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Giclee prints?


Well-Known Member
i have recently decided to trial the services of one of the nations better photo print houses. I see they offer Giclee Prints at around 3 times the price of their standard product. Sorry for the numpty question, but has anyone done Giclee prints, are they worth the extra money and if so why? They call it a "fine art" service .... not sure my horse portraits qualify, but still thought I'd ask ... thanks for any enlightenment you can offer.


Always on
Honorary Life Member
Giclee is art speak for an inkjet print, i make giclee prints at home using pigment inks on an epson r1800 and printed on acid free archival paper.


Active Member
From the French verb gicler - to spurt or squirt. Used to be specialised, not now. As Chaz says d.i.y.


Always on
Premium Member
One can say that any ink jet printer is a Giclee printer by virtue of it being an ink jet. However, high-end ink jet printers used for giclee are fairly expensive, use more ink cartridges than standard, and can handle a wider variety of paper and canvas. The point of Giclee Prints is to reproduce fine art be it paintings, drawings, or even photographs at a high resolution (always 300ppi or better) and accurate color which means better than sRGB. To achieve colors beyond sRGB requires additional color ink cartridges often including RGBCMY, black as well as two or more gray cartridges of different densities - typically you will see 8-12 ink cartridges in high-end ink jets designed to reproduce art on various types of paper and canvas. The more cartridges, the wider the color range available and the greater density and tonality.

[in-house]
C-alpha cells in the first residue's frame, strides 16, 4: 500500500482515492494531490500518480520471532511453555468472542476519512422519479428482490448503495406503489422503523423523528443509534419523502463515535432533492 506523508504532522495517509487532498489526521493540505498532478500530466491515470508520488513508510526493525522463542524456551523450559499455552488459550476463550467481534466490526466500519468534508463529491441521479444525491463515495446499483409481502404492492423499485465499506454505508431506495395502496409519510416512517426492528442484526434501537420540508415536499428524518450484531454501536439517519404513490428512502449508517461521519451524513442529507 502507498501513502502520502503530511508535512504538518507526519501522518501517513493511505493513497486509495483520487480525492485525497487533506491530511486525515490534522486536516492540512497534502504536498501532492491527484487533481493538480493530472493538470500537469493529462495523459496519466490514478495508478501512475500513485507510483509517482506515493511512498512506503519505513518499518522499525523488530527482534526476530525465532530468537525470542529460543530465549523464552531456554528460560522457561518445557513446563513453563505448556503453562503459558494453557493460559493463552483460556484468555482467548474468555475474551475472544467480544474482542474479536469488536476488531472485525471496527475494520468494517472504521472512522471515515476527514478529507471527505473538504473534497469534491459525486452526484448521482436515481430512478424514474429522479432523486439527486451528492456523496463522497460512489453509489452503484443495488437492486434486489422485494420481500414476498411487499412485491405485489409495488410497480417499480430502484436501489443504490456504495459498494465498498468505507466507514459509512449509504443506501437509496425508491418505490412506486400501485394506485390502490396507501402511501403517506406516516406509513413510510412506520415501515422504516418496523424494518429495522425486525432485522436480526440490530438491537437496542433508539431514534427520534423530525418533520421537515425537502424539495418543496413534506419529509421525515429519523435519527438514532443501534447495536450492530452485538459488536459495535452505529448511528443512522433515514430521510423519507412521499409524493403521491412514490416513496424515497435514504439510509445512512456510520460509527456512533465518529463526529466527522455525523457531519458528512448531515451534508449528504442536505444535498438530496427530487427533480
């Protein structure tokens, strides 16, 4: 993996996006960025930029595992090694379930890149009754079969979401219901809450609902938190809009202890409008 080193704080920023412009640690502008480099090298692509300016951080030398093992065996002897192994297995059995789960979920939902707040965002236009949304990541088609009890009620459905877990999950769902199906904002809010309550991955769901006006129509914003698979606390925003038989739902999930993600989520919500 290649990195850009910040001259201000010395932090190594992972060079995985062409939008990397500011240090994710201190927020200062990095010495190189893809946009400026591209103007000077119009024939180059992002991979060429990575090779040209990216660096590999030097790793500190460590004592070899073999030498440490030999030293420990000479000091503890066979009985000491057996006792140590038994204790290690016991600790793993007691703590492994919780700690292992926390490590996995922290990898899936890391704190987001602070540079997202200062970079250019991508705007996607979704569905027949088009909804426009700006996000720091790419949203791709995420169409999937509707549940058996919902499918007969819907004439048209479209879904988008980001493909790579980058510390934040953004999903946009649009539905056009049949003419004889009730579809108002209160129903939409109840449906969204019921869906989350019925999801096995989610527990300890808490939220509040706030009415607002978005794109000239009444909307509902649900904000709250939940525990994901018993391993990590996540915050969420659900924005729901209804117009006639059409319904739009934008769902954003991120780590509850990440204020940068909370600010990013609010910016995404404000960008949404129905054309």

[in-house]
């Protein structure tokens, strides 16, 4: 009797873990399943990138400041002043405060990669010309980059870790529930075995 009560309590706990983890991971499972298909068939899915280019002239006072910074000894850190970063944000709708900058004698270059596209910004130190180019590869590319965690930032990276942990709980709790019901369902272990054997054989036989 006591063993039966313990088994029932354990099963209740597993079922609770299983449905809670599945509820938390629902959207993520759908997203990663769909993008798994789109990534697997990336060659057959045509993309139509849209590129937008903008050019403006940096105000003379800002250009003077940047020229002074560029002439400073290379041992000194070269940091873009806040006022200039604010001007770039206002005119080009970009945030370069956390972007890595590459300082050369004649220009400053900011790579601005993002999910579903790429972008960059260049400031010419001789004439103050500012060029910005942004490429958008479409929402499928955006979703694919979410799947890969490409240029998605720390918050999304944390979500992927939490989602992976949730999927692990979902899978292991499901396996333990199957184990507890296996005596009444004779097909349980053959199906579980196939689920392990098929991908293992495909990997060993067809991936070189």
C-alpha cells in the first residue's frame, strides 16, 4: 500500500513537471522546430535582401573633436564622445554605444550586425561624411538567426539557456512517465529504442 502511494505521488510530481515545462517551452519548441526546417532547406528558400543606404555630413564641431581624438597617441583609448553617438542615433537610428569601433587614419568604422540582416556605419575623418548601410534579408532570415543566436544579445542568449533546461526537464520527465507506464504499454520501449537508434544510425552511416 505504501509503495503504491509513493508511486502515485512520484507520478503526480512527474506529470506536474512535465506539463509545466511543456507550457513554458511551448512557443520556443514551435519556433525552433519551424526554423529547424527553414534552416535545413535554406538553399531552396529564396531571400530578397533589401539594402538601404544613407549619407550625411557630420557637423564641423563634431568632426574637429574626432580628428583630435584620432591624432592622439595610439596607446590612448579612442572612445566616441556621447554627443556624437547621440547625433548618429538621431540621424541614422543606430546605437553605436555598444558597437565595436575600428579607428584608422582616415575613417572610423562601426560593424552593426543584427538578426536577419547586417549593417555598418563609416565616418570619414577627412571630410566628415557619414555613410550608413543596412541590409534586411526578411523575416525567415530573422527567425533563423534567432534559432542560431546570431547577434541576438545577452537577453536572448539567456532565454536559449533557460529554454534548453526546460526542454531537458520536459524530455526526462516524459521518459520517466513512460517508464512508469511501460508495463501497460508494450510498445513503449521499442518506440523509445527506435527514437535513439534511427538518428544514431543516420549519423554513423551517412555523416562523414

I use a Canon Pro 9500 with 10 cartridges. The expense of the cartridges is only the first hurdle. If you don't use the printer regularly, maintenance of the printer can become another hurdle. I tend to use professional printer service prints where sRGB is satisfactory. When I need accurate color, I will either go to the ink jet or professional Giclee service.